Mar 19, 2018 Last Updated 7:10 AM, Mar 17, 2018

We want a new government!

History is knocking at Indonesia's door. And on Monday 26 January dozens of activists belonging to Pijar Indonesia knocked at the People's Consultative Assembly building (MPR). Bearing a banner with the words 'A new president will ease the storm', the group reiterated Pijar's belief that only when Suharto steps down will the economic and political catastrophe end. Pijar is convinced that Suharto is himself the real storm and the catastrophe.

Yelling slogans like 'Reject Suharto, change Suharto!', 'Long live Megawati!', 'Bring down prices, Suharto and his family!', and others, the Pijarians then combined forces with about a hundred PDI-Megawati supporters who had gathered earlier in the lobby of the old parliament. From that moment the two pro- democracy groups began a joint action.

Pijar and PDI-Megawati activists alternately presented speeches, slogan yelling, poetry readings, and songs (accompanied by Pijar's musical ensemble Foker). All were momentarily silenced by the entry into the building of parliamentarians Harmoko and Abdul Ghafur, but soon they broke into loud shouts of 'Reject Suharto, change Suharto!' and 'Bring down prices, Suharto and his family!'. The two senior parliamentarians quickly went inside with reddening faces.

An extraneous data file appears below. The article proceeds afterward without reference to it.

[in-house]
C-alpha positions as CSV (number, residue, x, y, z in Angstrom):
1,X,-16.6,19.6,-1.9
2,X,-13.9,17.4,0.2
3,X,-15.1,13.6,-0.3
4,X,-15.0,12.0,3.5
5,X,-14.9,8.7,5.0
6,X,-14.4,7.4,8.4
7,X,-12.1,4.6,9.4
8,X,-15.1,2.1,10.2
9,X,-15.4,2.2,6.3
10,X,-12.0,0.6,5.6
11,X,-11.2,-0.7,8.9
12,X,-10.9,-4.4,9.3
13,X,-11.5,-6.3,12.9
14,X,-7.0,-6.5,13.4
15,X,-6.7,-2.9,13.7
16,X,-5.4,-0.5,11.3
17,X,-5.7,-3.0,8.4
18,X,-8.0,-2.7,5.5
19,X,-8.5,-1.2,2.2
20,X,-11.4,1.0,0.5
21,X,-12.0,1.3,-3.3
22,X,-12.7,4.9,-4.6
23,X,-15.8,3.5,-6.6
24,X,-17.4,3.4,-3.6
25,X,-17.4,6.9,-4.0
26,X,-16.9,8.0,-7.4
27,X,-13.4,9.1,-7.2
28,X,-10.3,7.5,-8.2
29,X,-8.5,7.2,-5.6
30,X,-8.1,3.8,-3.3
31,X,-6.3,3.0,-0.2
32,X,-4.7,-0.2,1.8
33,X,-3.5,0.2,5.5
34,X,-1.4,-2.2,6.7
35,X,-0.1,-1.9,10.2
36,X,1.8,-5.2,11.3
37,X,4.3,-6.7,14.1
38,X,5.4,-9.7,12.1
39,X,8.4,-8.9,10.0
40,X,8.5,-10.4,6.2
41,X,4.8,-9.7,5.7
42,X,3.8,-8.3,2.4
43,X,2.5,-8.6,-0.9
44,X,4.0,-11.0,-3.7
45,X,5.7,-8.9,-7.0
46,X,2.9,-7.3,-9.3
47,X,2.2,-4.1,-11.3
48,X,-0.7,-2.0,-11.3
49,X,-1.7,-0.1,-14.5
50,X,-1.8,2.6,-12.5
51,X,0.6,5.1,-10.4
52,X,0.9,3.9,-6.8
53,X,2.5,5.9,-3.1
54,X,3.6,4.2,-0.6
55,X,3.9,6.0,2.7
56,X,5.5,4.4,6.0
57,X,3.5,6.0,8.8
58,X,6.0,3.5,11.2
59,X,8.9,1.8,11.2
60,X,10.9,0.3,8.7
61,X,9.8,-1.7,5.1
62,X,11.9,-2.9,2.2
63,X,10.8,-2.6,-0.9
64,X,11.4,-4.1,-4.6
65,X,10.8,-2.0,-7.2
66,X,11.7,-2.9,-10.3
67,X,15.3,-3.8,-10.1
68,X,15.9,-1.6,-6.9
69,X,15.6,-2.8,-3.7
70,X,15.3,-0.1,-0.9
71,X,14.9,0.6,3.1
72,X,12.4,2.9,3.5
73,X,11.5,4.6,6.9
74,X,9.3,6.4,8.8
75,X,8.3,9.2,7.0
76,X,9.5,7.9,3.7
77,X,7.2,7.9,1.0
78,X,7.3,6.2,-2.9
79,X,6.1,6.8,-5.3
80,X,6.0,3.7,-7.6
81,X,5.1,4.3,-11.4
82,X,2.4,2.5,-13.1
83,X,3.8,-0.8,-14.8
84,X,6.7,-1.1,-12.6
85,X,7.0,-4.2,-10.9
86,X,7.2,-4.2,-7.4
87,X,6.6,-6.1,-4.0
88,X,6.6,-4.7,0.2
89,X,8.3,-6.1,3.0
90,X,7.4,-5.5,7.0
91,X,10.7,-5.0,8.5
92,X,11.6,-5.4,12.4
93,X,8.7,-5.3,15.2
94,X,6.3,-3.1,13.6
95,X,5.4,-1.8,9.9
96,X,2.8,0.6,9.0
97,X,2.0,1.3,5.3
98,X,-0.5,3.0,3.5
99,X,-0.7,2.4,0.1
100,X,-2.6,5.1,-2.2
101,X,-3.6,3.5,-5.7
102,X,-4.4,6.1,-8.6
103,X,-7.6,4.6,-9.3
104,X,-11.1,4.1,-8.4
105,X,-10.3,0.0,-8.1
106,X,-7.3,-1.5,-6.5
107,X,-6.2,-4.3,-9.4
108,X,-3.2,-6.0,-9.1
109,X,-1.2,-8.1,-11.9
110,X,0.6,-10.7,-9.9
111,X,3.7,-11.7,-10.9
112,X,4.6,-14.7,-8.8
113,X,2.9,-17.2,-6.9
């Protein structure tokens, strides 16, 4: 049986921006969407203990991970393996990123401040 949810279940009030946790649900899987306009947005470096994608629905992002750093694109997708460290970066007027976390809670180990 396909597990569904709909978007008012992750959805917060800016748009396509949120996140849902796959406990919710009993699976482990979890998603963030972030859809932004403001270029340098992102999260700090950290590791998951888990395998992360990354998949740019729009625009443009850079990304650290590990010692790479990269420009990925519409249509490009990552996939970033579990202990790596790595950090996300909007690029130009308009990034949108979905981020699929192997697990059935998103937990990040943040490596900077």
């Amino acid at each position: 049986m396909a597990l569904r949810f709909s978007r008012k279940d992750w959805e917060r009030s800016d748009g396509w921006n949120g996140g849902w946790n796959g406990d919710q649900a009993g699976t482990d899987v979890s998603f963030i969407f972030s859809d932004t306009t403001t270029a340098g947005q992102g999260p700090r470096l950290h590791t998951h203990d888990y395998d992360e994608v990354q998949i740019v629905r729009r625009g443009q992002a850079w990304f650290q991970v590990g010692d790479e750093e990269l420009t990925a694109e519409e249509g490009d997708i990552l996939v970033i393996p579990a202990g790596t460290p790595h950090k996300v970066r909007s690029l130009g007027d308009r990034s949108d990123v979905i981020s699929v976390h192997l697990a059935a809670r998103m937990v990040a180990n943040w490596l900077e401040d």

Megawati and Amien

The action was led by Pijar Indonesia chairman Widyankristyoko, who ended it by reading a Pijar statement entitled 'A new president will ease the storm'. The title alludes to the president's budget speech on 6 January, where he assured the nation that 'the storm will ease by and by'.

Pijar basically urged the MPR assembly in March to withdraw its mandate to Suharto and not to reelect him as president. President Suharto has used his political position to enrich himself, his family, and his colleagues. As a result most of the Indonesian people are now suffering from the collapse of the economic and political system.

Pijar wants the MPR to nominate and elect Megawati Sukarnoputri and Amien Rais as president and vice-president. Behind these two leaders for renewal stand six million angry people who have lost their jobs, 30 million PDI-Megawati supporters, tens of millions of Amien Rais supporters, and many more anxious people in the cities.